7th – 24th November, 2006
Private views took place on:
Tuesday November 7th, 6.30 – 8.30
Thursday November 9th, 6.30 – 8.30
Sunday November 12th, 12.00 – 3.00pm
For further information contact Jonathan Ross: Phone 07747 807576
As an art student in the 1970’s I took an interest in the kinetic art of the 1960’s. This included the Groupe de Recherche d’Art Visuel in Paris and the Zero group in Düsseldorf.
The work is about the feeling of tangible experience and our elemental responses to movement and colour. These basic responses carry with them a complex notion of relative judgments. The way light moves over a surface or a breeze travels through a cornfield, the sudden spasm of a deadly fish or the hypnotic coil of a snake. These are the most elementary and primitive of responses. At a deeper level I work with concealment, ambiguity and potential threat.
My use of colour comes from an interest in twilight at the end of a summer day. Perception is in transition between day and night. Our vision becomes more sensitive to blue and green as we increasingly rely upon peripheral vision. As we evolved this was a dangerous time when our perceptions needed to be clear. The precision of day vision fades and only indistinct clues tell us what lurks in the shadows.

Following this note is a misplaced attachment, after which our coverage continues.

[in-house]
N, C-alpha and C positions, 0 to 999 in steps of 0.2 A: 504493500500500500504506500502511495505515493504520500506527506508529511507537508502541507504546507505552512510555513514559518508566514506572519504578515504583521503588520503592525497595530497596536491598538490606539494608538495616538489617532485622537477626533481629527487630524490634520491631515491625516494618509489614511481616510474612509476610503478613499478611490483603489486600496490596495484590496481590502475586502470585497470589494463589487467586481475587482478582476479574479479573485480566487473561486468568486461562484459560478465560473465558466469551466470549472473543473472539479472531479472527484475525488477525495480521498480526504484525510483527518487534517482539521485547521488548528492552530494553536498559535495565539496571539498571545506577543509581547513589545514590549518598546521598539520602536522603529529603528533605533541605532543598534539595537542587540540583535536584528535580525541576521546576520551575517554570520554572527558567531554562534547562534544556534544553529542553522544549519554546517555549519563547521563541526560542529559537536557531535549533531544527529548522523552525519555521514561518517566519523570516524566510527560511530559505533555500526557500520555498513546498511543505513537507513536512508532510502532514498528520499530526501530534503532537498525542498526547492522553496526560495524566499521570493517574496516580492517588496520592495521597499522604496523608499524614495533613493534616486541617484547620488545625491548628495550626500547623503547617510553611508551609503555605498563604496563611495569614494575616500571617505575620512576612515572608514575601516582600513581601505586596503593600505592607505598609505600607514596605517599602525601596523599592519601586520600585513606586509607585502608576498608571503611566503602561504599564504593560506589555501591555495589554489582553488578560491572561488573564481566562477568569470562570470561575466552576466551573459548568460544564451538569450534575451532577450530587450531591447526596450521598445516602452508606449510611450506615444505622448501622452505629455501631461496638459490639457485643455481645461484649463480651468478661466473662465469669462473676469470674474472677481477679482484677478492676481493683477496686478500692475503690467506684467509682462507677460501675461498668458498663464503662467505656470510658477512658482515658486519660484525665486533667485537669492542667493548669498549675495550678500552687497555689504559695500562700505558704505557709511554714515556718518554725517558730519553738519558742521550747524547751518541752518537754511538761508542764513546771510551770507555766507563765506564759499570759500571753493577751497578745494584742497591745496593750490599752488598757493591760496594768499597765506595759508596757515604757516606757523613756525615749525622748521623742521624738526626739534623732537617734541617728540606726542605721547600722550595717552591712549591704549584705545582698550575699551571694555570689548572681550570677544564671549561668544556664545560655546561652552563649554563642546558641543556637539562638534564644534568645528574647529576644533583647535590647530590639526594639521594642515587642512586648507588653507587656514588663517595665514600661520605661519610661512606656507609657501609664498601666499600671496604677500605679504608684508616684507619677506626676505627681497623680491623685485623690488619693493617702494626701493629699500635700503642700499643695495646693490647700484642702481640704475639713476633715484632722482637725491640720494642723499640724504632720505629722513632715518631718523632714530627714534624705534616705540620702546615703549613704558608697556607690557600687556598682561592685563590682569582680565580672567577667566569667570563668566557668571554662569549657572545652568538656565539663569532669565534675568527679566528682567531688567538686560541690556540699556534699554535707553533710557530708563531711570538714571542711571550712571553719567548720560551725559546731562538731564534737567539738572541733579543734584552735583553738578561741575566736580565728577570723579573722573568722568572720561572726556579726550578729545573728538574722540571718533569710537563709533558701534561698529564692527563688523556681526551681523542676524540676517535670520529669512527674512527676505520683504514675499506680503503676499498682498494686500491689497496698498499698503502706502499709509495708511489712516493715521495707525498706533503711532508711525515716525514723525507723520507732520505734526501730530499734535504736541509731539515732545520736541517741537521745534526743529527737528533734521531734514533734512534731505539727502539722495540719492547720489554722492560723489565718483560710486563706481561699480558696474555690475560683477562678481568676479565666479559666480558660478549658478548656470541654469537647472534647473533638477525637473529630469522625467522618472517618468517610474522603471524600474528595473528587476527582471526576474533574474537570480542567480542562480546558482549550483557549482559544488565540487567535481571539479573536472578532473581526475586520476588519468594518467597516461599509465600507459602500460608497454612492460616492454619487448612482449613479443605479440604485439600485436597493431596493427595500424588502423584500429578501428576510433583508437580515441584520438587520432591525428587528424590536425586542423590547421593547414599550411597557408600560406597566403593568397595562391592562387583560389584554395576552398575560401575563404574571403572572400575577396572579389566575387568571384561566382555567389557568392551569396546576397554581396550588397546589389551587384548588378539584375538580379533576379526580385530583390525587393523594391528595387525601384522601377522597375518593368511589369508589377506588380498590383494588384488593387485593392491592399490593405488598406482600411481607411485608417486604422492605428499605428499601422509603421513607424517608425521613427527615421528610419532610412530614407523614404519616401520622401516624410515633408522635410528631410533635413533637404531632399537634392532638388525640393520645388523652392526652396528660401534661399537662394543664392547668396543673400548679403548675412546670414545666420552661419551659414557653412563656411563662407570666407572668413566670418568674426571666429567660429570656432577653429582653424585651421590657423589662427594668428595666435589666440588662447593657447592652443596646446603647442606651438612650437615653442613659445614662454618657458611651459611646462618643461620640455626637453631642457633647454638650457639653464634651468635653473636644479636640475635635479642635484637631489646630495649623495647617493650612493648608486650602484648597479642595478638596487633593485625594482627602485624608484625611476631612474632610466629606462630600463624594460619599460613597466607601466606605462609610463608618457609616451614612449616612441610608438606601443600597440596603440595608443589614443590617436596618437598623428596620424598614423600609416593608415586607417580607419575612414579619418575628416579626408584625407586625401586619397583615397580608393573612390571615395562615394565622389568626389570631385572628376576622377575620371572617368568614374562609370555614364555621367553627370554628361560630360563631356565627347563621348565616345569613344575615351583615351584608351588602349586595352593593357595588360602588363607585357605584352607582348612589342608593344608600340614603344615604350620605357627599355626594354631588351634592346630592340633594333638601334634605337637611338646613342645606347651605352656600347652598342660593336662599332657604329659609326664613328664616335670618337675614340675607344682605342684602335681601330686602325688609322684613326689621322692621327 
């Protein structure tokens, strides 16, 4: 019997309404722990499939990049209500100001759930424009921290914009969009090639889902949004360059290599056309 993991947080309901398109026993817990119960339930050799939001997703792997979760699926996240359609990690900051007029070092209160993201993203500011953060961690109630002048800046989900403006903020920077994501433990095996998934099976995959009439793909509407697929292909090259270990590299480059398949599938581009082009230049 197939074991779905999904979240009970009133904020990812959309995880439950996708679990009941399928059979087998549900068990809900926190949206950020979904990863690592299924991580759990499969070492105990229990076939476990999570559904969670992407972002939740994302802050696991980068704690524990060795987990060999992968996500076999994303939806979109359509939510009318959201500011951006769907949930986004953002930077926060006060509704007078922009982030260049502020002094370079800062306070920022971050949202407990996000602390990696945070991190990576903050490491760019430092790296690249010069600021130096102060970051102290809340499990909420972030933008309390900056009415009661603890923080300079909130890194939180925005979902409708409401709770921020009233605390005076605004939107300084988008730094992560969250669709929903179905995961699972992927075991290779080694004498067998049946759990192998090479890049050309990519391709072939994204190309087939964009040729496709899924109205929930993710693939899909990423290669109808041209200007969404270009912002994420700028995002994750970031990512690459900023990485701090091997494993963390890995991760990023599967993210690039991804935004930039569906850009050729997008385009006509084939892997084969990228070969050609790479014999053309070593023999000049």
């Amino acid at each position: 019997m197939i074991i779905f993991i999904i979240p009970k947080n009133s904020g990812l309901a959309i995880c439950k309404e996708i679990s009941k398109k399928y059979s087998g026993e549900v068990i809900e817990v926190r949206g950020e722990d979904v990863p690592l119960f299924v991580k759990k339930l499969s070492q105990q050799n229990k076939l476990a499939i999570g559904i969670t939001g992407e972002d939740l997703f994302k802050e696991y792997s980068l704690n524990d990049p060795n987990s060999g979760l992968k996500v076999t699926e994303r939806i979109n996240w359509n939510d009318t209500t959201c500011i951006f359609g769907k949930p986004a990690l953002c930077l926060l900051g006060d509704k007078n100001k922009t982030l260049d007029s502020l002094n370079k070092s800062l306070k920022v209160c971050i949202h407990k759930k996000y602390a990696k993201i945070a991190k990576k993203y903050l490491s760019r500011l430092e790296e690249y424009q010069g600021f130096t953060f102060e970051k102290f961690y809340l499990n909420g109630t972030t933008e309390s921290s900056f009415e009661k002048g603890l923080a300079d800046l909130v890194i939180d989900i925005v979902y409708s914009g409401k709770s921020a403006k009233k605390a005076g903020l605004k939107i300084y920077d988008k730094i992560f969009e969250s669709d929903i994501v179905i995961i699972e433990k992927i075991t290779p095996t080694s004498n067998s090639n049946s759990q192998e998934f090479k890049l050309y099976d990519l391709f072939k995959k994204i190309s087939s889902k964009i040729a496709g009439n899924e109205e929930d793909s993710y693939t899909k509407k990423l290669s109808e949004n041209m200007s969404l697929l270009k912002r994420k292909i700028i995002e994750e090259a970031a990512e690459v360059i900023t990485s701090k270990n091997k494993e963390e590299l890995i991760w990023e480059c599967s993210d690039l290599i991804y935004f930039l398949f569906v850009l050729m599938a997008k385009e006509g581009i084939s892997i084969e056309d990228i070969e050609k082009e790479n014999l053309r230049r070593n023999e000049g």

The unique ability of the human brain to hypothesize works hard to construct a reliable picture. Today it is mysterious and exciting. It is the time of dreams, imagination and twilight rendezvous. It is the time when the primitive brain works well. Our senses are alive to feelings, smells and subtle sounds.
I employ spatial illusion in which an illuminated, coloured array, pushes forward into space above a contrasting background of ambiguous depth. In previous work the array was comprised of semi-mobile elements of differing lengths. This was set in motion by a series pulses. The perceptual uncertainty was enhanced by the differential rates of movement within the array.
My current my work is static and my interest is in deception, evasion, concealment and confusion within, and beneath the field of illumination.
© Andrew Ryder 2007